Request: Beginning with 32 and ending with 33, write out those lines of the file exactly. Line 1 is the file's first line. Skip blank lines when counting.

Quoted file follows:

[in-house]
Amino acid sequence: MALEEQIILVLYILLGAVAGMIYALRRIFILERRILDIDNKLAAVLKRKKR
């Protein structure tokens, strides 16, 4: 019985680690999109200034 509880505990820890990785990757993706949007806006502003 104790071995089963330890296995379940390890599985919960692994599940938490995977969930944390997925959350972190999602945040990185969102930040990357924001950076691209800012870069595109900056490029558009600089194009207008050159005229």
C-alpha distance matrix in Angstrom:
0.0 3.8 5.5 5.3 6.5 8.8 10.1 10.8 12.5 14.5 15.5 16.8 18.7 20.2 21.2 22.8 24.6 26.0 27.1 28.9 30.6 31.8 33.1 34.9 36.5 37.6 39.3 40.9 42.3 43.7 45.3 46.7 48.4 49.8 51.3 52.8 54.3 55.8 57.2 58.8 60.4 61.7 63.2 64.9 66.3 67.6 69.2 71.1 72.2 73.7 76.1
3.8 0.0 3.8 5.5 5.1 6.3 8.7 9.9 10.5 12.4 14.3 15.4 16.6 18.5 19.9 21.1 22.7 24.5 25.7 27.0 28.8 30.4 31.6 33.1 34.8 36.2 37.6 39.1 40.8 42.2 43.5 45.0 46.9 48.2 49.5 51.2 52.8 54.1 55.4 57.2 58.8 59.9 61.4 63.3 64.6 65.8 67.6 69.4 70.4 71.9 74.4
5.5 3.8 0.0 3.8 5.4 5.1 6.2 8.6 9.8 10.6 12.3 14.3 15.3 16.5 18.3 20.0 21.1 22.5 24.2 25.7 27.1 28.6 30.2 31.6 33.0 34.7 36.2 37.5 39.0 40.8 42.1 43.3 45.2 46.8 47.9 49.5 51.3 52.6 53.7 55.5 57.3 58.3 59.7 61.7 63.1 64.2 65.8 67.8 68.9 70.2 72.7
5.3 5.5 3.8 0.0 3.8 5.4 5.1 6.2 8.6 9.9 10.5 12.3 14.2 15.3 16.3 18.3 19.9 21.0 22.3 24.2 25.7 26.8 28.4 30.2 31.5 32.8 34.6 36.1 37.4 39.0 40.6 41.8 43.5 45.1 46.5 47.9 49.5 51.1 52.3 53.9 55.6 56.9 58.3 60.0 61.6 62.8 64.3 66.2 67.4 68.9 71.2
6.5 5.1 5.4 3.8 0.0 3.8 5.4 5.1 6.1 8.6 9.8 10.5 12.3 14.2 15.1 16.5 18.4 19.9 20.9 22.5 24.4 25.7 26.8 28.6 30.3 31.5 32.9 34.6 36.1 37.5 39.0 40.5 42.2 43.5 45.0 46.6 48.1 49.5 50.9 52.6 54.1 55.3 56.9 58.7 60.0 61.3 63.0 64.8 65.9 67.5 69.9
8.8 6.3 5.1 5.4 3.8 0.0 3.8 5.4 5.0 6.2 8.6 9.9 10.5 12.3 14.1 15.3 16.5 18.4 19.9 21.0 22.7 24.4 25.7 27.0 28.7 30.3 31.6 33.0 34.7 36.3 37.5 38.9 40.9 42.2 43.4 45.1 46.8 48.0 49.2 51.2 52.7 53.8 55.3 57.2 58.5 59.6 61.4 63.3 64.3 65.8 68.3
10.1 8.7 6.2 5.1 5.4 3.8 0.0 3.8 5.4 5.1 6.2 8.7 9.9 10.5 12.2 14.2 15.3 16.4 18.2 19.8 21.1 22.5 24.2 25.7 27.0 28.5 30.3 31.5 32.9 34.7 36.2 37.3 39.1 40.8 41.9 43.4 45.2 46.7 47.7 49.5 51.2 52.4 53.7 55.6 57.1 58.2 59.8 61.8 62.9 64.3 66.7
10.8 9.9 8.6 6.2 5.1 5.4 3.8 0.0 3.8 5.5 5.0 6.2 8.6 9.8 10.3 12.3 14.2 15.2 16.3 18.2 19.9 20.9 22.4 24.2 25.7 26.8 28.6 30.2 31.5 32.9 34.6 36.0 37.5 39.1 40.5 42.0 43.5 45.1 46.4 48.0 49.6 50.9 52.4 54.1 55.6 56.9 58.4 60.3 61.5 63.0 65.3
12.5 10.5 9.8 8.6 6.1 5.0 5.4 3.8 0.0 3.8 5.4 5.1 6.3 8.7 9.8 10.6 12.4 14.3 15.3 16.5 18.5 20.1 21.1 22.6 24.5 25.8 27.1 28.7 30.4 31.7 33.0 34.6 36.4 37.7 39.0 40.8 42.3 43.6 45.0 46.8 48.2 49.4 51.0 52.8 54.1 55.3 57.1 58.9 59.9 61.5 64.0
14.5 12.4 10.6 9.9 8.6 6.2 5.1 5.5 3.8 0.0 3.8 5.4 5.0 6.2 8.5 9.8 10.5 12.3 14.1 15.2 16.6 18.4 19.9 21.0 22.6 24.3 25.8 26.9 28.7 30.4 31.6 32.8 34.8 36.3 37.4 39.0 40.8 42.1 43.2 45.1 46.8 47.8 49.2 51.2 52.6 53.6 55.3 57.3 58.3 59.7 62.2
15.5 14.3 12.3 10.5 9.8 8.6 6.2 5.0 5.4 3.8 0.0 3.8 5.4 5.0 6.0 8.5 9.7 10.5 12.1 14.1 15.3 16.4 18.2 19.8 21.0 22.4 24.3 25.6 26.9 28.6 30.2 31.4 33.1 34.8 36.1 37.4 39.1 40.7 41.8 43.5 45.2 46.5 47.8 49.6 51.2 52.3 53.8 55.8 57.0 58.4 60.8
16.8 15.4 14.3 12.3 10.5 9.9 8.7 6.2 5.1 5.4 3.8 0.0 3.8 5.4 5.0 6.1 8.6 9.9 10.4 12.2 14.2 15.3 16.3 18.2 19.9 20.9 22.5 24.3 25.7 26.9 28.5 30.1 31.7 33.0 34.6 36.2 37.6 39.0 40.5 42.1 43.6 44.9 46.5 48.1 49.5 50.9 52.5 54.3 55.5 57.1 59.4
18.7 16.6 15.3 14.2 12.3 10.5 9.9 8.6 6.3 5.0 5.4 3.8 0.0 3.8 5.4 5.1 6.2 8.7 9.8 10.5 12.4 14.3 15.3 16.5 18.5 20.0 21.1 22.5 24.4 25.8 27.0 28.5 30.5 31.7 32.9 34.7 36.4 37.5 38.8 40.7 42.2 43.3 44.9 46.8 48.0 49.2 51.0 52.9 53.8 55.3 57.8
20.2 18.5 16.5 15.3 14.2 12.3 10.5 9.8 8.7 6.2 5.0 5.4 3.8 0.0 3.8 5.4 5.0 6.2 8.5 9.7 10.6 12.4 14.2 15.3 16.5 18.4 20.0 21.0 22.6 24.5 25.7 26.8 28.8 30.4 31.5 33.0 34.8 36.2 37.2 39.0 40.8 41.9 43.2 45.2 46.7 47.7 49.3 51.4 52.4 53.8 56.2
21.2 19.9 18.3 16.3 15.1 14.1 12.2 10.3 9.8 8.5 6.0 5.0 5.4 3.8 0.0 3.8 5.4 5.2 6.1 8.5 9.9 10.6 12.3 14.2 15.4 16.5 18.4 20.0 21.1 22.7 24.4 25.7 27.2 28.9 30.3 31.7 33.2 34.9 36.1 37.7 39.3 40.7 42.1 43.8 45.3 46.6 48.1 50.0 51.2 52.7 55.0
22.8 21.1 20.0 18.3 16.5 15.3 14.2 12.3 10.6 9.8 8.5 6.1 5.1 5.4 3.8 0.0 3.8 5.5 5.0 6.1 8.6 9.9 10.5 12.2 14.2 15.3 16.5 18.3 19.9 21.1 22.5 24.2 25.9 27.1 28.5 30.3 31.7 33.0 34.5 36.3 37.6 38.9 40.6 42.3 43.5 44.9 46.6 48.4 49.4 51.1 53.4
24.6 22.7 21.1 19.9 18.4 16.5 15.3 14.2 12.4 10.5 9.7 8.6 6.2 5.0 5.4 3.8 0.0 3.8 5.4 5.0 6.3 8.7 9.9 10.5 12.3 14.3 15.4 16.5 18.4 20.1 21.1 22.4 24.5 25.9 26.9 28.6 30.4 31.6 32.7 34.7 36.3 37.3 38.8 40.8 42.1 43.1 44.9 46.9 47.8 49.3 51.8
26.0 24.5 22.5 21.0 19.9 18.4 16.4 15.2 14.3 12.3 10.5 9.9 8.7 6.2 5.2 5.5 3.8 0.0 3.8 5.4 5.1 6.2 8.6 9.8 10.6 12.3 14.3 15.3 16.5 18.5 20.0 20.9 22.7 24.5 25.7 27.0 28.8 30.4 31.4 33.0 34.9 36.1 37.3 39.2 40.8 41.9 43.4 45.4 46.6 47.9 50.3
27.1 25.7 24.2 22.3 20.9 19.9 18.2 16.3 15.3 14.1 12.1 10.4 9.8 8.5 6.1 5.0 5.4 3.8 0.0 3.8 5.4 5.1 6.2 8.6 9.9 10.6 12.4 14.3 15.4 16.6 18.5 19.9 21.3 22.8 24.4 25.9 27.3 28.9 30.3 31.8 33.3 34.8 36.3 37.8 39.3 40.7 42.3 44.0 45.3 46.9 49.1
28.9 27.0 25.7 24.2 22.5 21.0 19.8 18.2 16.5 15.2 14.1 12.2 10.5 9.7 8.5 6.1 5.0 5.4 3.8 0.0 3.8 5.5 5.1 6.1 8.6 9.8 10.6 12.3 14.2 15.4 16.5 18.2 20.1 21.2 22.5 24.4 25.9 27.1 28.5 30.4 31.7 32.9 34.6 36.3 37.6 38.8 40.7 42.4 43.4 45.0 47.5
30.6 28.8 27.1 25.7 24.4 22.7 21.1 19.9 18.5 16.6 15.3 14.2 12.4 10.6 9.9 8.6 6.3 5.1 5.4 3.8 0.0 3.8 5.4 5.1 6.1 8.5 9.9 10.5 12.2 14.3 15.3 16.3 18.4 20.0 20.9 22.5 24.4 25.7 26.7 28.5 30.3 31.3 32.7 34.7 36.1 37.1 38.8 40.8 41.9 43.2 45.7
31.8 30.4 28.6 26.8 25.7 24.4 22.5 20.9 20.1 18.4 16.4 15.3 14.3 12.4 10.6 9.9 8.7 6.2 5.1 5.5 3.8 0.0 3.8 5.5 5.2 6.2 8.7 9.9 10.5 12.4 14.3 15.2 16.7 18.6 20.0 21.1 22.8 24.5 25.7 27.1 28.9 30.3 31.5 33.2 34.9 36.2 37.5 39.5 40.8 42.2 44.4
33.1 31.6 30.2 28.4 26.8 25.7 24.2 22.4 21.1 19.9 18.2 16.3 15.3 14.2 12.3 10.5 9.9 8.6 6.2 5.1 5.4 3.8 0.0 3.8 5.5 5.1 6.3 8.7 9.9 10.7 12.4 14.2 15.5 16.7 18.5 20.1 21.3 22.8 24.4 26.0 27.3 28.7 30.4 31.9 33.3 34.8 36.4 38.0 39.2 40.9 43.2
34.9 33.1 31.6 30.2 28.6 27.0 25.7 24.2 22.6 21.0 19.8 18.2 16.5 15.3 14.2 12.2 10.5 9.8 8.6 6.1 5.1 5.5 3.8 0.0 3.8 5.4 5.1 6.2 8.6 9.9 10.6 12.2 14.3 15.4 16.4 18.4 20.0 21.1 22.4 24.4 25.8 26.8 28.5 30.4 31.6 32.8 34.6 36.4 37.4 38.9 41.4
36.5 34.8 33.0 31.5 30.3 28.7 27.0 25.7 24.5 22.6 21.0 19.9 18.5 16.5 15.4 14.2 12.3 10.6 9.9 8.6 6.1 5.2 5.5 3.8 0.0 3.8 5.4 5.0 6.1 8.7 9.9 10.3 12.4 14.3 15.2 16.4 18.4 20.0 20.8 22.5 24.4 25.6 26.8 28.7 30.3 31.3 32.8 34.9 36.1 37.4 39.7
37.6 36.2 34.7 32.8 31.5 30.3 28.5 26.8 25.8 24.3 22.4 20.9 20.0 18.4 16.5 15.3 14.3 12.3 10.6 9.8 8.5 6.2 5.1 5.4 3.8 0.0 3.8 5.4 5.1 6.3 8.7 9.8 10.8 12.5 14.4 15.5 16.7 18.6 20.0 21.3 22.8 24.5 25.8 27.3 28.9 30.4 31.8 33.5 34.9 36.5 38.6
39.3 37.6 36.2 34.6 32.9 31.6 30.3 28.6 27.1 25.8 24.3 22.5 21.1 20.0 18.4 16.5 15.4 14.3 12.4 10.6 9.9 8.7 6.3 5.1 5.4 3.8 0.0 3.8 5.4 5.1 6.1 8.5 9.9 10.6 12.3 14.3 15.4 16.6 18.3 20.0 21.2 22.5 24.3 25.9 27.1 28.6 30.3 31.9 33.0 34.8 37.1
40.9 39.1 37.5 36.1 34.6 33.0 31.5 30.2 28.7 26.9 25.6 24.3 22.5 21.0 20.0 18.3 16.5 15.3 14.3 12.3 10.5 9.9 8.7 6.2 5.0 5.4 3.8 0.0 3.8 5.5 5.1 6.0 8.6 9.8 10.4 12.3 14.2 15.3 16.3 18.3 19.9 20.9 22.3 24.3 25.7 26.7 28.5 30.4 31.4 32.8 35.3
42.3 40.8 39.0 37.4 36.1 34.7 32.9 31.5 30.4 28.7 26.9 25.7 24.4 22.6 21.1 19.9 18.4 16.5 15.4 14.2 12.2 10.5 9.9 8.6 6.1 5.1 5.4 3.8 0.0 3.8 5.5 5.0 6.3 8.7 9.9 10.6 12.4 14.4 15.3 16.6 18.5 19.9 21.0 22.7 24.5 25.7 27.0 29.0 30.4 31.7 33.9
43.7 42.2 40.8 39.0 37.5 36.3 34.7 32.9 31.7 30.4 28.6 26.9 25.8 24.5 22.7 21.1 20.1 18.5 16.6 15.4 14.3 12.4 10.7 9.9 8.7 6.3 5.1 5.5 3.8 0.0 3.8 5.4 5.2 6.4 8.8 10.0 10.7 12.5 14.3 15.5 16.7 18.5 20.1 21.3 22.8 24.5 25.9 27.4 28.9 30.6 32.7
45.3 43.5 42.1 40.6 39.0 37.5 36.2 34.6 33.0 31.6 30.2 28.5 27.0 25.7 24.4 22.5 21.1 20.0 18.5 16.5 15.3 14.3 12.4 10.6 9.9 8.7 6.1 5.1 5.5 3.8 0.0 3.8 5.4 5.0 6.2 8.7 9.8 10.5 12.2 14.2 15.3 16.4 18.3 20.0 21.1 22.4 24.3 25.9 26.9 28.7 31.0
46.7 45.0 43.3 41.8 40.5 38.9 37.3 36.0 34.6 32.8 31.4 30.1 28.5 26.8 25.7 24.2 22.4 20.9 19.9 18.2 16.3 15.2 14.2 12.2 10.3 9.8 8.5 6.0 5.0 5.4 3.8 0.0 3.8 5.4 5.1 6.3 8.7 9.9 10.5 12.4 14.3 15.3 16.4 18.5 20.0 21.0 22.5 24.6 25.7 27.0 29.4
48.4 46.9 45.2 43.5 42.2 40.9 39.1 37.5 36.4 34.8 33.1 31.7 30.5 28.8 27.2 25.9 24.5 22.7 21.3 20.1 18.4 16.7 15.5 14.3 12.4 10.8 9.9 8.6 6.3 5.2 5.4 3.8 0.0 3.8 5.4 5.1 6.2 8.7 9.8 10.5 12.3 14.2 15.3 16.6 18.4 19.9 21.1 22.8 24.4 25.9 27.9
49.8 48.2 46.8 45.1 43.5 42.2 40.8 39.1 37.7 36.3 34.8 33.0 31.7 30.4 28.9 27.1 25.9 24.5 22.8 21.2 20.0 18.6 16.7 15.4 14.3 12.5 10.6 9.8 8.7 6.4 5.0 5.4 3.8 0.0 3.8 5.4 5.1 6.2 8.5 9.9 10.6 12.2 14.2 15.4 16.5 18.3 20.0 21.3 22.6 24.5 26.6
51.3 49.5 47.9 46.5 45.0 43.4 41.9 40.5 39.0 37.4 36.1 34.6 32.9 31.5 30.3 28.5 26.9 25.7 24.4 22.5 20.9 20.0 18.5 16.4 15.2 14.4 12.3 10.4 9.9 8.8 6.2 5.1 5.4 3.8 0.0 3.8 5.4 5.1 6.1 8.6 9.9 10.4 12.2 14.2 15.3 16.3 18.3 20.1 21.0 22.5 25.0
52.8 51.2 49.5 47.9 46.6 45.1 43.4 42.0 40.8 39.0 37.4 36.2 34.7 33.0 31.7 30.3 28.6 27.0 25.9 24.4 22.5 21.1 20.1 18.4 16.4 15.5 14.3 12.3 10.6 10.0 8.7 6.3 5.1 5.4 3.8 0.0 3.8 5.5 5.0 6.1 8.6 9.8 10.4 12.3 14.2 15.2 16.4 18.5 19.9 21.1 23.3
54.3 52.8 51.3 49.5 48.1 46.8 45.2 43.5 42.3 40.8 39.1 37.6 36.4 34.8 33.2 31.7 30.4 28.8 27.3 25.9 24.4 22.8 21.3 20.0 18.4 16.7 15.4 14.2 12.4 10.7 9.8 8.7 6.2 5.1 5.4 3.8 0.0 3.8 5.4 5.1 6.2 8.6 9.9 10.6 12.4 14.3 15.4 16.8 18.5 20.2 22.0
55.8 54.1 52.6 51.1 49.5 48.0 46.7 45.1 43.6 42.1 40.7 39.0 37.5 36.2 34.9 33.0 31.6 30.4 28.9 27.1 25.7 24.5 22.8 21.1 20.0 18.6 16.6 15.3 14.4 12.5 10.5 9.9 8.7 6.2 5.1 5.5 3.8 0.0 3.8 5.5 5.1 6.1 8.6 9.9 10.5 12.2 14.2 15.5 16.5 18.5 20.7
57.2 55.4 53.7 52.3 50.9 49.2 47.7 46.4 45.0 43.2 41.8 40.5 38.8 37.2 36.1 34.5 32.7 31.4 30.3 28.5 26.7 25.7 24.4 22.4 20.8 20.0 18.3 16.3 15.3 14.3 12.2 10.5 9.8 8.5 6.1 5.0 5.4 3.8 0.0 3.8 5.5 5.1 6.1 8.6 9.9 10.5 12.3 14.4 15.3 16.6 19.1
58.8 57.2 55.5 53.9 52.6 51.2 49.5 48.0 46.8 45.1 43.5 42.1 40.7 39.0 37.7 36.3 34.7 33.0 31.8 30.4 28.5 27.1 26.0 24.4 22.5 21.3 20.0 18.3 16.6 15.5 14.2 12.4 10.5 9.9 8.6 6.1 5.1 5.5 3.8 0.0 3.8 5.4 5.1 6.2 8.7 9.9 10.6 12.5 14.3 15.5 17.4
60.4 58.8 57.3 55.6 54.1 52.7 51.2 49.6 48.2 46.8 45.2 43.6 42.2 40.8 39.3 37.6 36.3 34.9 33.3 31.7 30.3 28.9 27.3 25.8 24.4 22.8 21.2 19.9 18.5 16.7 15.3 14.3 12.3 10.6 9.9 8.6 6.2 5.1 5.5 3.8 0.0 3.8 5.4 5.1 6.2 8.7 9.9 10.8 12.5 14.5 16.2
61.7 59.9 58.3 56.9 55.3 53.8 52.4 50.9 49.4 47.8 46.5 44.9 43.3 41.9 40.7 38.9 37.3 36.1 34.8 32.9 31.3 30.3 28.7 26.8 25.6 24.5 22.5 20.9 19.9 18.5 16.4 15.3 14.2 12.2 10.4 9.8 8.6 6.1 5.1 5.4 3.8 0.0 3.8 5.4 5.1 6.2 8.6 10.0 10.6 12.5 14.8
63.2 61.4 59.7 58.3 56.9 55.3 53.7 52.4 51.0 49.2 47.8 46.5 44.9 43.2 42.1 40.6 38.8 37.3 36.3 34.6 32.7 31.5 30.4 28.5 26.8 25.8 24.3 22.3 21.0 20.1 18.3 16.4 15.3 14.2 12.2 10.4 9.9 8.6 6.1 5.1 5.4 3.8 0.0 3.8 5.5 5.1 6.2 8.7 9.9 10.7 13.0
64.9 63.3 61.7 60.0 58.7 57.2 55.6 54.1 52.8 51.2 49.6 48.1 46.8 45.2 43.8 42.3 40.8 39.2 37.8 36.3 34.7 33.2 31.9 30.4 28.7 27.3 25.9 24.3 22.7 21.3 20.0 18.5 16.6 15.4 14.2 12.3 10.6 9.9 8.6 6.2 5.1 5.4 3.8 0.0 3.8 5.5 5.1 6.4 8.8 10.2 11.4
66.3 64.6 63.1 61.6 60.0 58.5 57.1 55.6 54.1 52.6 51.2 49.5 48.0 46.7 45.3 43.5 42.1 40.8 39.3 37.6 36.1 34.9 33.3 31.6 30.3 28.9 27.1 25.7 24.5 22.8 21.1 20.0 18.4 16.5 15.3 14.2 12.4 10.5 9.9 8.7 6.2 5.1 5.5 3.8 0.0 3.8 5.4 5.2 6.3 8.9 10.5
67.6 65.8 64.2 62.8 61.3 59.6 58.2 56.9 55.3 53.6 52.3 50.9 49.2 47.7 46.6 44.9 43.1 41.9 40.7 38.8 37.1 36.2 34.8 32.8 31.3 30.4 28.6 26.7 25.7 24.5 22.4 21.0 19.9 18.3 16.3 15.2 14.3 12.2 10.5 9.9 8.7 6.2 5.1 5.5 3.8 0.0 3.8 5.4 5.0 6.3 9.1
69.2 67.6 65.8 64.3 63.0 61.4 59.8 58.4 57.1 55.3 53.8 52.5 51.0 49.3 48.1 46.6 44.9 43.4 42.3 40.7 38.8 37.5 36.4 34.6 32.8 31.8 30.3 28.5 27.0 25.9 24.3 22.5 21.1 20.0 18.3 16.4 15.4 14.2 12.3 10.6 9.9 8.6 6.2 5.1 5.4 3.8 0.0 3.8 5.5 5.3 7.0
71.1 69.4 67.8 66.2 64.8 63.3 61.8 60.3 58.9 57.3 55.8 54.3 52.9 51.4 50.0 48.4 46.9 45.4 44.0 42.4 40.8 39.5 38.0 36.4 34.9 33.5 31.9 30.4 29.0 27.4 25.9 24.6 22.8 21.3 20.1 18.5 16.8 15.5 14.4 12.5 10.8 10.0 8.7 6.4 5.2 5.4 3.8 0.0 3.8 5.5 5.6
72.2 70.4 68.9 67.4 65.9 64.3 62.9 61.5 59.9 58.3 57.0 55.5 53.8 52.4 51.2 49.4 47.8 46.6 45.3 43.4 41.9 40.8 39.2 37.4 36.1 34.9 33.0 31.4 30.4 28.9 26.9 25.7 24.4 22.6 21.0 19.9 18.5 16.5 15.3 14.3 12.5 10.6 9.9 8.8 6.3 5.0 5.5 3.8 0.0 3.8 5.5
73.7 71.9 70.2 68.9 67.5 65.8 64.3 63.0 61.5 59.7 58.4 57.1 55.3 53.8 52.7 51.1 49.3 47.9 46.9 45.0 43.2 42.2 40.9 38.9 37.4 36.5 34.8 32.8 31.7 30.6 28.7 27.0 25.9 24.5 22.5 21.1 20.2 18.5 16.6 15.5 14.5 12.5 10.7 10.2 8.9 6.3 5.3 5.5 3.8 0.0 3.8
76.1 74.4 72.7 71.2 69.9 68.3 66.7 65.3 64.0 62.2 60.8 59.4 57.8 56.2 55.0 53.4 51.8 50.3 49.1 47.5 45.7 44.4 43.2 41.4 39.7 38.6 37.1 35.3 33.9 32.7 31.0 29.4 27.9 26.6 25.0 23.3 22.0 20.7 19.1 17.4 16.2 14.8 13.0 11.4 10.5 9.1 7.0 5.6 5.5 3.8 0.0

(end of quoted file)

40.9 39.1 37.5 36.1 34.6 33.0 31.5 30.2 28.7 26.9 25.6 24.3 22.5 21.0 20.0 18.3 16.5 15.3 14.3 12.3 10.5 9.9 8.7 6.2 5.0 5.4 3.8 0.0 3.8 5.5 5.1 6.0 8.6 9.8 10.4 12.3 14.2 15.3 16.3 18.3 19.9 20.9 22.3 24.3 25.7 26.7 28.5 30.4 31.4 32.8 35.3
42.3 40.8 39.0 37.4 36.1 34.7 32.9 31.5 30.4 28.7 26.9 25.7 24.4 22.6 21.1 19.9 18.4 16.5 15.4 14.2 12.2 10.5 9.9 8.6 6.1 5.1 5.4 3.8 0.0 3.8 5.5 5.0 6.3 8.7 9.9 10.6 12.4 14.4 15.3 16.6 18.5 19.9 21.0 22.7 24.5 25.7 27.0 29.0 30.4 31.7 33.9